(February 26, 2001 - Burbank, CA) - Feature film producer Simona Benzakein has been named to the newly created position of Vice President, European Production, Warner Bros. Pictures, further solidifying Warner Bros.’ commitment to the production, acquisition and distribution of “local-language” films in their country of origin, it was announced today by Richard Fox, Executive Vice President, International, Warner Bros. and Lorenzo di Bonaventura, President, Worldwide Production, Warner Bros. Pictures. Benzakein, who will work out of the Warner Bros. Pictures’ Paris office, will coordinate and facilitate the production efforts of the Warner Bros. Pictures European offices currently operational in two major countries: France, under the leadership of Francis Boespflug, and Germany headed by Willi Geike. In France, the recent French feature film “La Verité si je mens!2” is already positioning itself as one of the most successful French films ever. With Warner Bros.’ future expansion plans successfully underway in the other European territories, the need for a European production executive has become the logical next step in implementing the overall plan. Benzakein will function as the liaison not only with her colleagues in the international and domestic areas of Warner Bros. Pictures, but with the newly established executive oversight committee at the Studio in Burbank as well. She will maintain an overview of all European activities and also help to identify potential opportunities in projects that may be pan-European in nature. The Managing Directors of each of the local offices will continue to be responsible for identifying properties, sourcing new projects and developing talent relationships. “Simona’s knowledge, experience, taste, reputation and relationships with well known international industry figures make her uniquely qualified for this key role in our international strategy,” said di Bonaventura. “We want to be proactive as the European market explodes and audiences increasingly demand more local content in their feature films and television programs. Our plan is to create a template that we intend to roll out not only in other countries in Europe, but also in Japan and China and other key creative centers throughout the world. Our mantra is ‘think global, be local,’” said Fox. “In-country,” local-language feature film production for both “local only” and worldwide distribution is not a new concept for Warner Bros. However, to date, the activities have been limited and have not drawn upon the full resources of the Studio nor have they been part of an overall clearly defined long-term strategic initiative. The Warner Bros. Pictures International offices have for the past several years entered into partnerships in Germany, France, Brazil, Argentina, Mexico and certain areas in Asia to co-produce and/or acquire selected indigenous theatrical films from independent international partners and filmmakers for distribution in the country of origin. Also, as a precursor to the European enterprise, Warner Bros. entered into a joint production venture with Nippon Television (Japan’s leading broadcaster) and Toshiba Corporation to produce and distribute one or two films annually for the Japanese and world markets. The first film from the newly created Towani, Sakuya, a live-action mythical tale, premiered in Tokyo in August to very favorable and encouraging results and is projected to be among the top 15 films of the year in Japan. “The international marketplace is changing both in terms of taste and technology, and we want to be at the forefront of those changes,” added Fox. “With some very successful individual achievements under our belt, we felt now was the opportune time to create a more formal structure and commit more fully dedicated resources to better support and execute our long-term feature film strategy.” “Having hands-on involvement with local-language films gives us the unique opportunity to work with and establish relationships with some of the finest talent in-front-of and behind the camera in these countries,” continued di Bonaventura. “This will not only benefit future local-language productions, but also potentially our domestic English-language productions.” In giving the initiative form and structure, the Studio has created an oversight management committee, responsible for the general strategic, business and creative aspects. “In country” Managing Directors will continue to manage the day-to-day operations as well as work with the home office and draw upon the full resources of the Studio. The management committee, headed by Alan Horn, President & Chief Operating Officer, Warner Bros., will consist of Fox, di Bonaventura and Steve Spira, Executive Vice President, Worldwide Business Affairs, Warner Bros. Pictures. The committee will have final say on all aspects of the film from budgets to production to distribution. The reasoning behind the strategy is to stay competitive in the market, especially with the rise in appetite for locally produced product and the emergence of major local entertainment corporate players in the film production and distribution arena. The long-term plan will be rolled out prudently, focusing co-productions and acquisitions of approximately 4-6 films per year for each country, with Warner Bros. investing from $2-$10 million per film including distribution costs. The objective is to keep the risk low and, most importantly, preserve and increase Warner Bros.’ presence in the local marketplace. A significant added value is the discovery and nurturing of local talent with global potential, both in front of and behind the camera.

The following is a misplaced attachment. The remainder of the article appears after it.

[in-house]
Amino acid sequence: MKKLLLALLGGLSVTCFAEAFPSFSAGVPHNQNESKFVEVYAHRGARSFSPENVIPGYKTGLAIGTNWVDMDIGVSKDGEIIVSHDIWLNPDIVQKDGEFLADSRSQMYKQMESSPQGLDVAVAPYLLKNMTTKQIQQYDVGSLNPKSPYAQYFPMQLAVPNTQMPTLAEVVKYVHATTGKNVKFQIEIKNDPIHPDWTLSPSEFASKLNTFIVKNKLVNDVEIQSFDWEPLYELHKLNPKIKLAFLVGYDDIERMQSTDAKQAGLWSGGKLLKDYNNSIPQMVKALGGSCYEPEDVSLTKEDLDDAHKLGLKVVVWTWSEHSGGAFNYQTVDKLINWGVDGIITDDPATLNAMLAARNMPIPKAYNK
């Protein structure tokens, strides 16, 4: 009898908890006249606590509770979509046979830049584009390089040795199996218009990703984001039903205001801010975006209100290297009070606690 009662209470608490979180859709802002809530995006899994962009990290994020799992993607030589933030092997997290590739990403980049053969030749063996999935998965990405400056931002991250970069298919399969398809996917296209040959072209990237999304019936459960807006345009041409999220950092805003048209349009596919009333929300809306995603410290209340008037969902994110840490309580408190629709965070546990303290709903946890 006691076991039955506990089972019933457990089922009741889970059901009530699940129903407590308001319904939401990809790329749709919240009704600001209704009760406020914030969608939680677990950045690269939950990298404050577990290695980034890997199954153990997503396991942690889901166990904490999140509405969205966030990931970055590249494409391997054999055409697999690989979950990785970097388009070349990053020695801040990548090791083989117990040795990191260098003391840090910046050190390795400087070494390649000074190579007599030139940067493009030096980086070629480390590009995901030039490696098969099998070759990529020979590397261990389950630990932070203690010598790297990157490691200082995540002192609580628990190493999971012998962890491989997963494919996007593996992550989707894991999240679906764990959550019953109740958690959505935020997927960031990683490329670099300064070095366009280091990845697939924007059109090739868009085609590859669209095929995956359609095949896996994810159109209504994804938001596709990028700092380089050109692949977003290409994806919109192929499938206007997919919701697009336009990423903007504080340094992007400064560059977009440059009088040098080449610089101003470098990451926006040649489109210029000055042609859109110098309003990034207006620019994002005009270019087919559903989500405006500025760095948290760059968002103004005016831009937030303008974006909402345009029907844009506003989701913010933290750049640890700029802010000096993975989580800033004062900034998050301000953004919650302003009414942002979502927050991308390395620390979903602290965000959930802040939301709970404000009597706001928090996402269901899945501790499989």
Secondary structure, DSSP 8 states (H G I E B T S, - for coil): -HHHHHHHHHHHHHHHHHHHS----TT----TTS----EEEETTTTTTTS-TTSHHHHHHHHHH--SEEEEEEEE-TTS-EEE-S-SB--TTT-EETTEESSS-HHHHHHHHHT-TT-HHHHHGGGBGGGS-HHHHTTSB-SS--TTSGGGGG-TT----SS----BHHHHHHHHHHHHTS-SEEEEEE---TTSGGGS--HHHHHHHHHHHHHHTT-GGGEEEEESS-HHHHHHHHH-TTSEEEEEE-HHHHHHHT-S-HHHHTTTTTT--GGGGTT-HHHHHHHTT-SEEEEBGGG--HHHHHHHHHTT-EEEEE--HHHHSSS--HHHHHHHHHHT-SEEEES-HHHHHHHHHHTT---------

# # #